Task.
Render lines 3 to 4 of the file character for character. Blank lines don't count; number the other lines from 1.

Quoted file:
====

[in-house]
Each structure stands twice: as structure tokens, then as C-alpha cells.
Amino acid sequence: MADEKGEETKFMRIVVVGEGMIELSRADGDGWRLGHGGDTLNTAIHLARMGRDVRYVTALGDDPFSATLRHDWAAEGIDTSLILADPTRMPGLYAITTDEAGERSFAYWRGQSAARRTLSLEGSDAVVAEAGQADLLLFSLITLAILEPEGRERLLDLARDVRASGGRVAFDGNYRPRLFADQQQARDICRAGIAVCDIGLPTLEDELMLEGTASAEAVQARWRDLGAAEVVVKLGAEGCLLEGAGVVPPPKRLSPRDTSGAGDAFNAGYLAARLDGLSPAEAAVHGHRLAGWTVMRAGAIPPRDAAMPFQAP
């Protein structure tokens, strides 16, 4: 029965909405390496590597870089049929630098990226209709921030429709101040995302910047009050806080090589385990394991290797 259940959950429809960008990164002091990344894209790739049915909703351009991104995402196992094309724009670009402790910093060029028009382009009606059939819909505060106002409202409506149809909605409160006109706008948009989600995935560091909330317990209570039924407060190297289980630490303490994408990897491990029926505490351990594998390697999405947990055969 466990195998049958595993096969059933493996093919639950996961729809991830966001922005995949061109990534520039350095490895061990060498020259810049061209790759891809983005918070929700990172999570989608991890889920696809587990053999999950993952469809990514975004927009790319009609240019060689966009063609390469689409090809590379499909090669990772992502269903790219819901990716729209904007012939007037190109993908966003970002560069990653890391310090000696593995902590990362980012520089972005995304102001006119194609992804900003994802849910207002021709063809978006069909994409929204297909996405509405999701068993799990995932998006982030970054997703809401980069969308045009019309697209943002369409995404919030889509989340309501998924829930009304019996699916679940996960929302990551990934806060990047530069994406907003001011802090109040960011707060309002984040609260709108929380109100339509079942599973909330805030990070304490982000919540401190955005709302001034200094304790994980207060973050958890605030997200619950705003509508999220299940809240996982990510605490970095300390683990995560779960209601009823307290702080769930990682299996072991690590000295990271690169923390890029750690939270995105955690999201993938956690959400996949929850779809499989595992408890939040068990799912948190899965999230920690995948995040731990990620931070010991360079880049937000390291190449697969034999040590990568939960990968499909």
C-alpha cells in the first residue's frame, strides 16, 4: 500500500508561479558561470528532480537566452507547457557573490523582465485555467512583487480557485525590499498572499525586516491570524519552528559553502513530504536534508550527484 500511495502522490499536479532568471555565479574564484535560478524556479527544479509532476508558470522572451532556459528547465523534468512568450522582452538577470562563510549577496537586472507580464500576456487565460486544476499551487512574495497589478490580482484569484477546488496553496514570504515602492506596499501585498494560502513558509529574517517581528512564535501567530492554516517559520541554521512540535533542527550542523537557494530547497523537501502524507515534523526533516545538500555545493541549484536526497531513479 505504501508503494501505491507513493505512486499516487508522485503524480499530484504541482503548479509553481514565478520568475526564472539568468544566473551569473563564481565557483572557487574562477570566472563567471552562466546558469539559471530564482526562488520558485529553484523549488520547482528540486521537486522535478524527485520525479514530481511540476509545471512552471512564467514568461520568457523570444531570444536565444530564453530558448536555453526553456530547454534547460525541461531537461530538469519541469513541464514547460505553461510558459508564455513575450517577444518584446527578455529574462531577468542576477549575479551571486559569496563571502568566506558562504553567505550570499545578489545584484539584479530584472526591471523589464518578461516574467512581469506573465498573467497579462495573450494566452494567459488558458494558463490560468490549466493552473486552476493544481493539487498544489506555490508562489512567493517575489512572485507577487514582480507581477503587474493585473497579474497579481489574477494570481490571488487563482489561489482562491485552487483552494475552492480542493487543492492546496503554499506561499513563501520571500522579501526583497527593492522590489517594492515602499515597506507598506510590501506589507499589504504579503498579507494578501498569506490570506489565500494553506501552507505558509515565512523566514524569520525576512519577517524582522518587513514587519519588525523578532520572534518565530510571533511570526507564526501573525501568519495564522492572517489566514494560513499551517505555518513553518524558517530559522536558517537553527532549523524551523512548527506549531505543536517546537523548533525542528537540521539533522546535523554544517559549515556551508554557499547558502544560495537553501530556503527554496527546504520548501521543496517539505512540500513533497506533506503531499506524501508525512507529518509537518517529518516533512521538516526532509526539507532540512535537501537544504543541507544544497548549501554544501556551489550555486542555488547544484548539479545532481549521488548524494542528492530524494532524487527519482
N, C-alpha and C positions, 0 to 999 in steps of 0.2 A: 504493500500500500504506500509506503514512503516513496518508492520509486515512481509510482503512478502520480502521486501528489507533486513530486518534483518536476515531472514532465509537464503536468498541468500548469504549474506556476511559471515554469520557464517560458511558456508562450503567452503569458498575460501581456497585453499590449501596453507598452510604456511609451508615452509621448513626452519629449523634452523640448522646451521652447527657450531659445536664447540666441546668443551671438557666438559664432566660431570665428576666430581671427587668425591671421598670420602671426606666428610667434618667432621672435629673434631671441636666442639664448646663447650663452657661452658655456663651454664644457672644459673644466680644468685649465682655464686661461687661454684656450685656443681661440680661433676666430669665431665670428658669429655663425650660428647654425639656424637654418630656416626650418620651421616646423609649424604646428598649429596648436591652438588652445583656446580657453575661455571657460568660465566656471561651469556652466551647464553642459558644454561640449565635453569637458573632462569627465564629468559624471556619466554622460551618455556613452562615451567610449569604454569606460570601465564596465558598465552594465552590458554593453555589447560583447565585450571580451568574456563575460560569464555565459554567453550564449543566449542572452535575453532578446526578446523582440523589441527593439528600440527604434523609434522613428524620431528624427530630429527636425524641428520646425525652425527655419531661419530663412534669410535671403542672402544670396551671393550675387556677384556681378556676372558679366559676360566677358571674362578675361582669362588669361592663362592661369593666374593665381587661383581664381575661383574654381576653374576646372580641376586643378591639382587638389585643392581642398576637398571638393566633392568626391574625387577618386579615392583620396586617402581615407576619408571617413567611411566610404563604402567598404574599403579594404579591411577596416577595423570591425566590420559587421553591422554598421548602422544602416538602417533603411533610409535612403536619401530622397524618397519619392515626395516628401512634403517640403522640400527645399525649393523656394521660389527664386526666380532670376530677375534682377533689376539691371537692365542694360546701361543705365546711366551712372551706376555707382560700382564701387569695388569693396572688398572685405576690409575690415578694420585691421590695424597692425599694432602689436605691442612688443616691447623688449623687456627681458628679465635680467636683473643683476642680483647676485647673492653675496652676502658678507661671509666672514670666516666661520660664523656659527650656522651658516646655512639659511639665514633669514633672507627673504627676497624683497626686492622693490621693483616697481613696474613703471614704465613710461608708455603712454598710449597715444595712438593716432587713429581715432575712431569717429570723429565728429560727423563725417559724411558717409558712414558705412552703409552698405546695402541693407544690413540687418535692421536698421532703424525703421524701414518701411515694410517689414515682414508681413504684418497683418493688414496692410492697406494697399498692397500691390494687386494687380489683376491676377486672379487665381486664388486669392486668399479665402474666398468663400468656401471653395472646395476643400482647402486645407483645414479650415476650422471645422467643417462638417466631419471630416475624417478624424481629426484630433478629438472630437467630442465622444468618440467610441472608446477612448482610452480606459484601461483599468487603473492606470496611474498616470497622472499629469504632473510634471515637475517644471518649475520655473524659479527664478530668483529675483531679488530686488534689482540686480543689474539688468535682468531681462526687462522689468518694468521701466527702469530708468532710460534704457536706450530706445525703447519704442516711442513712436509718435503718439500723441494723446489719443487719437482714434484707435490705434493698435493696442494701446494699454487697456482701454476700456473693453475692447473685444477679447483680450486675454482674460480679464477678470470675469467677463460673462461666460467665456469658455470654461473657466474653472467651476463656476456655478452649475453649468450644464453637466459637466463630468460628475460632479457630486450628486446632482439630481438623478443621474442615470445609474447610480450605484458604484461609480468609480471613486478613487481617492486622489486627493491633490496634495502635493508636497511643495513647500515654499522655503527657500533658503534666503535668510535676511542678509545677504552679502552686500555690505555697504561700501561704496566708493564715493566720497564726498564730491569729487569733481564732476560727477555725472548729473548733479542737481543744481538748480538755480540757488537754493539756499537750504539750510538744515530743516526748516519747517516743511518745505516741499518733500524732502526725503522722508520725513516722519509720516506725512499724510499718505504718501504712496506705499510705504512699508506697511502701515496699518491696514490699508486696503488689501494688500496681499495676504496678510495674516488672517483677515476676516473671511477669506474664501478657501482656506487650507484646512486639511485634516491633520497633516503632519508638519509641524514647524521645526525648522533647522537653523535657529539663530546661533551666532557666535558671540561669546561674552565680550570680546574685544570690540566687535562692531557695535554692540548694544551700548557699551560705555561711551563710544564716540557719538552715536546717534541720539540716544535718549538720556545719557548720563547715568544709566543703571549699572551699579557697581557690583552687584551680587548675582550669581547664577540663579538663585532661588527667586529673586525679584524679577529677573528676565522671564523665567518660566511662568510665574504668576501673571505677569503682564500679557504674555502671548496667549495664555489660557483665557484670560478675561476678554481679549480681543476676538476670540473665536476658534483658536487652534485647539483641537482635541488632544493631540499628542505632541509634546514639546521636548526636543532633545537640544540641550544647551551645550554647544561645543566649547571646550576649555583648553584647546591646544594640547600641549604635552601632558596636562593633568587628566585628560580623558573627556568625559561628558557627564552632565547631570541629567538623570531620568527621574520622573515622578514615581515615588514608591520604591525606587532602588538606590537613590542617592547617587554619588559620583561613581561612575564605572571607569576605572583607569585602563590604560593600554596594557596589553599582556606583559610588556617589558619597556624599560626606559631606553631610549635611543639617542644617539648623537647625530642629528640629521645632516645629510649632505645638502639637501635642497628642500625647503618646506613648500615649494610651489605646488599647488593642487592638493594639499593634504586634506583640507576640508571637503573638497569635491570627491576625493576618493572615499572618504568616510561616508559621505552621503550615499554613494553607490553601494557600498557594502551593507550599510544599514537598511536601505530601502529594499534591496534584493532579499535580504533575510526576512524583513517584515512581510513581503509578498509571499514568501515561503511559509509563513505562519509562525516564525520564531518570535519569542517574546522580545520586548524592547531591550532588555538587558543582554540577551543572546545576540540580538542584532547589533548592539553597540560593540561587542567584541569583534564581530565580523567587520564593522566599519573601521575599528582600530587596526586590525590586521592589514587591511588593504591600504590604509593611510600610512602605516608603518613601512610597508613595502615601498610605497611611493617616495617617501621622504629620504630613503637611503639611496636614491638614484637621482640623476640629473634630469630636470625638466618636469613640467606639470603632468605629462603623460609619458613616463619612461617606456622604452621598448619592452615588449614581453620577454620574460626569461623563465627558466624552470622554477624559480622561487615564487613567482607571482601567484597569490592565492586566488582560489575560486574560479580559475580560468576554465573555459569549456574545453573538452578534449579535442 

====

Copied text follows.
Amino acid sequence: MADEKGEETKFMRIVVVGEGMIELSRADGDGWRLGHGGDTLNTAIHLARMGRDVRYVTALGDDPFSATLRHDWAAEGIDTSLILADPTRMPGLYAITTDEAGERSFAYWRGQSAARRTLSLEGSDAVVAEAGQADLLLFSLITLAILEPEGRERLLDLARDVRASGGRVAFDGNYRPRLFADQQQARDICRAGIAVCDIGLPTLEDELMLEGTASAEAVQARWRDLGAAEVVVKLGAEGCLLEGAGVVPPPKRLSPRDTSGAGDAFNAGYLAARLDGLSPAEAAVHGHRLAGWTVMRAGAIPPRDAAMPFQAP
């Protein structure tokens, strides 16, 4: 029965909405390496590597870089049929630098990226209709921030429709101040995302910047009050806080090589385990394991290797 259940959950429809960008990164002091990344894209790739049915909703351009991104995402196992094309724009670009402790910093060029028009382009009606059939819909505060106002409202409506149809909605409160006109706008948009989600995935560091909330317990209570039924407060190297289980630490303490994408990897491990029926505490351990594998390697999405947990055969 466990195998049958595993096969059933493996093919639950996961729809991830966001922005995949061109990534520039350095490895061990060498020259810049061209790759891809983005918070929700990172999570989608991890889920696809587990053999999950993952469809990514975004927009790319009609240019060689966009063609390469689409090809590379499909090669990772992502269903790219819901990716729209904007012939007037190109993908966003970002560069990653890391310090000696593995902590990362980012520089972005995304102001006119194609992804900003994802849910207002021709063809978006069909994409929204297909996405509405999701068993799990995932998006982030970054997703809401980069969308045009019309697209943002369409995404919030889509989340309501998924829930009304019996699916679940996960929302990551990934806060990047530069994406907003001011802090109040960011707060309002984040609260709108929380109100339509079942599973909330805030990070304490982000919540401190955005709302001034200094304790994980207060973050958890605030997200619950705003509508999220299940809240996982990510605490970095300390683990995560779960209601009823307290702080769930990682299996072991690590000295990271690169923390890029750690939270995105955690999201993938956690959400996949929850779809499989595992408890939040068990799912948190899965999230920690995948995040731990990620931070010991360079880049937000390291190449697969034999040590990568939960990968499909």